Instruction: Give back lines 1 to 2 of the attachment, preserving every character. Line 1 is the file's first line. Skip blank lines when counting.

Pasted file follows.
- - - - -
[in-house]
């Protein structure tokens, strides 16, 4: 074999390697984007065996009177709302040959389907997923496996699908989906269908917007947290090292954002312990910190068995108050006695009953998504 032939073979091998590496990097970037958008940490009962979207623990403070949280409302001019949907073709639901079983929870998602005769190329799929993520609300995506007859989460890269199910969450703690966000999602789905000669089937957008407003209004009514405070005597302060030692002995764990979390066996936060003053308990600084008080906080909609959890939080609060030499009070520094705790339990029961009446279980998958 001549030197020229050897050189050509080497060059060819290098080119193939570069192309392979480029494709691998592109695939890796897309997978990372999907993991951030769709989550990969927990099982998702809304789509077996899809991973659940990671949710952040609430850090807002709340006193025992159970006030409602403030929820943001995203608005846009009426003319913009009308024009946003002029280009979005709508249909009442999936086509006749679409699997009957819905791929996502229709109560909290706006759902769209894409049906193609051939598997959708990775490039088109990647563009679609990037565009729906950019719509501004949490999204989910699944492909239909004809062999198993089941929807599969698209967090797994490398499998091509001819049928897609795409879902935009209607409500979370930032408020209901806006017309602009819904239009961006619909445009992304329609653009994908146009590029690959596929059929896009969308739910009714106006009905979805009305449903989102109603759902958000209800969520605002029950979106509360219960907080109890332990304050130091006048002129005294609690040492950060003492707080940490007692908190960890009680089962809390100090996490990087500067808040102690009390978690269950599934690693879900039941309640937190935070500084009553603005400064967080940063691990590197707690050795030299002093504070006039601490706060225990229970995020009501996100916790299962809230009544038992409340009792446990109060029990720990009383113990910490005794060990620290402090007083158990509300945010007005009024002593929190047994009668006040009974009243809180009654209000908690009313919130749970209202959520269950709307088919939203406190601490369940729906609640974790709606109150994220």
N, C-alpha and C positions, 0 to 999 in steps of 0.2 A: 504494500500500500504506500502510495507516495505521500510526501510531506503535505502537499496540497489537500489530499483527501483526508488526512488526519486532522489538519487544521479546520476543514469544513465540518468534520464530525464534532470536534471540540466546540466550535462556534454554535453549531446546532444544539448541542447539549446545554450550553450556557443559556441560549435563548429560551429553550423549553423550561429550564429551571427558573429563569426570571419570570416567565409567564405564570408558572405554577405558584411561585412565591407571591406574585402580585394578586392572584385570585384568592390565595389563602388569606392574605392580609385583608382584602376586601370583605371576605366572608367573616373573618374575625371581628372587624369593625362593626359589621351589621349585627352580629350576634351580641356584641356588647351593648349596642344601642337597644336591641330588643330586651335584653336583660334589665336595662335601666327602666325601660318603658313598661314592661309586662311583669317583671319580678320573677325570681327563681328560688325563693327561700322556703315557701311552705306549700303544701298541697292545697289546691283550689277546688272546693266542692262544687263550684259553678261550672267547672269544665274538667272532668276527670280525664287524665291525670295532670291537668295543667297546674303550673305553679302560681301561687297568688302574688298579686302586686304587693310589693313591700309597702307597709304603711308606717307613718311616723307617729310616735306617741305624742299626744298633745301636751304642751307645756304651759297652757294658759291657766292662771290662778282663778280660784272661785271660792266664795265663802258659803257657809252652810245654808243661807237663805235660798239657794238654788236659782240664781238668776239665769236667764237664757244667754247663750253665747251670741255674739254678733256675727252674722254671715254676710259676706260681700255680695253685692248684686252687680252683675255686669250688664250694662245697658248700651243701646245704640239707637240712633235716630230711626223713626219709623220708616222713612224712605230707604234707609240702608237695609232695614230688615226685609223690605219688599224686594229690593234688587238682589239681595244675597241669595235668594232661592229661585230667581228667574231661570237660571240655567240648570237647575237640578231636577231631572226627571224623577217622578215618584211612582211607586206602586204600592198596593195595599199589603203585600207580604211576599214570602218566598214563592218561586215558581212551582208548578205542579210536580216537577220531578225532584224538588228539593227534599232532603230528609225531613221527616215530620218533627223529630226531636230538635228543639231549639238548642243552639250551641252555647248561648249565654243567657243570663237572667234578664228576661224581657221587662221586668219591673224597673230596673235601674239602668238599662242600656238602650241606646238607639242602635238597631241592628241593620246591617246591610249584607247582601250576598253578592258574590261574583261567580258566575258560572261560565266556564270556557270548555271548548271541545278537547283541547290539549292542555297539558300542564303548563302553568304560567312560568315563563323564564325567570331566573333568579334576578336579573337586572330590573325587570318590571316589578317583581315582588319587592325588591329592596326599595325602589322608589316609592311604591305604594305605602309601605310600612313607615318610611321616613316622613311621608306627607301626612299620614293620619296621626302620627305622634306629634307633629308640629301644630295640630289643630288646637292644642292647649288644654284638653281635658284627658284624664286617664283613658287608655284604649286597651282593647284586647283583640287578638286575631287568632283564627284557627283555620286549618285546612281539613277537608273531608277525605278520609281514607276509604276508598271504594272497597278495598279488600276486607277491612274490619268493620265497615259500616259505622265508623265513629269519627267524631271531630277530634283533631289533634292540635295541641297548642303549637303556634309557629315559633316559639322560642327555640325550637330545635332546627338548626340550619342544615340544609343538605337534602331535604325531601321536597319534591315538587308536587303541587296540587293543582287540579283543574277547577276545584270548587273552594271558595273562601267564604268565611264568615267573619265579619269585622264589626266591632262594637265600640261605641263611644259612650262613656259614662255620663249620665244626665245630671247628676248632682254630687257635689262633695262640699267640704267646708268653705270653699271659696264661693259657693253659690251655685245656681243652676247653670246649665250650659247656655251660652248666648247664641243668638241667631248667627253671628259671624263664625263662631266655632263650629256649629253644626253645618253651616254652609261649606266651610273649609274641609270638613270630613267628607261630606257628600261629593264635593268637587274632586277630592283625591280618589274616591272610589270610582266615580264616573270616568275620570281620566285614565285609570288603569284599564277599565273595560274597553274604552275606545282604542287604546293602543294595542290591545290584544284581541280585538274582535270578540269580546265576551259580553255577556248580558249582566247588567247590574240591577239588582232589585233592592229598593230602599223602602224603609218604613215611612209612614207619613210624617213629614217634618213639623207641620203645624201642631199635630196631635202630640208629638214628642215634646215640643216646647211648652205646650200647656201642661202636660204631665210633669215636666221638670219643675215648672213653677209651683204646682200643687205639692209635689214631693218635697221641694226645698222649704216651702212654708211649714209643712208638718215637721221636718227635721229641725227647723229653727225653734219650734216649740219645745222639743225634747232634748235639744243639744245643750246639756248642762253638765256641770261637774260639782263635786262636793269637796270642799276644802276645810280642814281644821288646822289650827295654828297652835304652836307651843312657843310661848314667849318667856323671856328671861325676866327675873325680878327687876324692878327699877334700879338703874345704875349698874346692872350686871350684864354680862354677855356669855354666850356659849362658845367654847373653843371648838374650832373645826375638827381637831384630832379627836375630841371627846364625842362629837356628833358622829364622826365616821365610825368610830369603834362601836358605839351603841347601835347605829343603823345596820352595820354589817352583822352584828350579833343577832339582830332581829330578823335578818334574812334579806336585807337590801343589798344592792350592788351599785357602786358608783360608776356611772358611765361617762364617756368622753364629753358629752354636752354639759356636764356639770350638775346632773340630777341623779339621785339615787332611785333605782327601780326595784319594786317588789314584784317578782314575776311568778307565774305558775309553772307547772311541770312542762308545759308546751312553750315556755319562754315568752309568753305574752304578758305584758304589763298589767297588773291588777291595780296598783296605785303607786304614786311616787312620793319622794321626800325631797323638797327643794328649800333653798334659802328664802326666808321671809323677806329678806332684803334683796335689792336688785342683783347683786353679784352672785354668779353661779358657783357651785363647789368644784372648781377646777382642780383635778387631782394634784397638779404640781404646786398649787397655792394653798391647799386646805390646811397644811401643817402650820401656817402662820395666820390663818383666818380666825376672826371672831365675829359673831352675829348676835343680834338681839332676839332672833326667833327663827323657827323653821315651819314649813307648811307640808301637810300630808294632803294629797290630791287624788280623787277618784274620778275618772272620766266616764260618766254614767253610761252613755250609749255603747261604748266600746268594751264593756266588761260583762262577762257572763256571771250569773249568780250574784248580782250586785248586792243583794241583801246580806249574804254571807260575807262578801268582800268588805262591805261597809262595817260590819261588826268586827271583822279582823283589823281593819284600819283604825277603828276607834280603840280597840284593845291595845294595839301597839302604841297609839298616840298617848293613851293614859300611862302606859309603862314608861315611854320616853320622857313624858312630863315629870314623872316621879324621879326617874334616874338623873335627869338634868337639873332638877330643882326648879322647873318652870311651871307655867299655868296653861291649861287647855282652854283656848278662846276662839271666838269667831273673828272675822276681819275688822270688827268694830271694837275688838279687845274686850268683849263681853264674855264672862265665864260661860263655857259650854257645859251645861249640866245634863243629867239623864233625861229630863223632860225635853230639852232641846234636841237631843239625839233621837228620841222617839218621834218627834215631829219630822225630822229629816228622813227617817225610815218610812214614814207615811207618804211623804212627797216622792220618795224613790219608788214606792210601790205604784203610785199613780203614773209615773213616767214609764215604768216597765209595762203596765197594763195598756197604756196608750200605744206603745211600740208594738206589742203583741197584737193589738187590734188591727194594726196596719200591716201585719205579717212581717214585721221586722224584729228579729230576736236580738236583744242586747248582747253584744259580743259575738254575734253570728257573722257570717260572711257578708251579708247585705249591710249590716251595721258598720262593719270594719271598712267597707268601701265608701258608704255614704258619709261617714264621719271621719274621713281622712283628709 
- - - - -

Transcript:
[in-house]
């Protein structure tokens, strides 16, 4: 074999390697984007065996009177709302040959389907997923496996699908989906269908917007947290090292954002312990910190068995108050006695009953998504 032939073979091998590496990097970037958008940490009962979207623990403070949280409302001019949907073709639901079983929870998602005769190329799929993520609300995506007859989460890269199910969450703690966000999602789905000669089937957008407003209004009514405070005597302060030692002995764990979390066996936060003053308990600084008080906080909609959890939080609060030499009070520094705790339990029961009446279980998958 001549030197020229050897050189050509080497060059060819290098080119193939570069192309392979480029494709691998592109695939890796897309997978990372999907993991951030769709989550990969927990099982998702809304789509077996899809991973659940990671949710952040609430850090807002709340006193025992159970006030409602403030929820943001995203608005846009009426003319913009009308024009946003002029280009979005709508249909009442999936086509006749679409699997009957819905791929996502229709109560909290706006759902769209894409049906193609051939598997959708990775490039088109990647563009679609990037565009729906950019719509501004949490999204989910699944492909239909004809062999198993089941929807599969698209967090797994490398499998091509001819049928897609795409879902935009209607409500979370930032408020209901806006017309602009819904239009961006619909445009992304329609653009994908146009590029690959596929059929896009969308739910009714106006009905979805009305449903989102109603759902958000209800969520605002029950979106509360219960907080109890332990304050130091006048002129005294609690040492950060003492707080940490007692908190960890009680089962809390100090996490990087500067808040102690009390978690269950599934690693879900039941309640937190935070500084009553603005400064967080940063691990590197707690050795030299002093504070006039601490706060225990229970995020009501996100916790299962809230009544038992409340009792446990109060029990720990009383113990910490005794060990620290402090007083158990509300945010007005009024002593929190047994009668006040009974009243809180009654209000908690009313919130749970209202959520269950709307088919939203406190601490369940729906609640974790709606109150994220």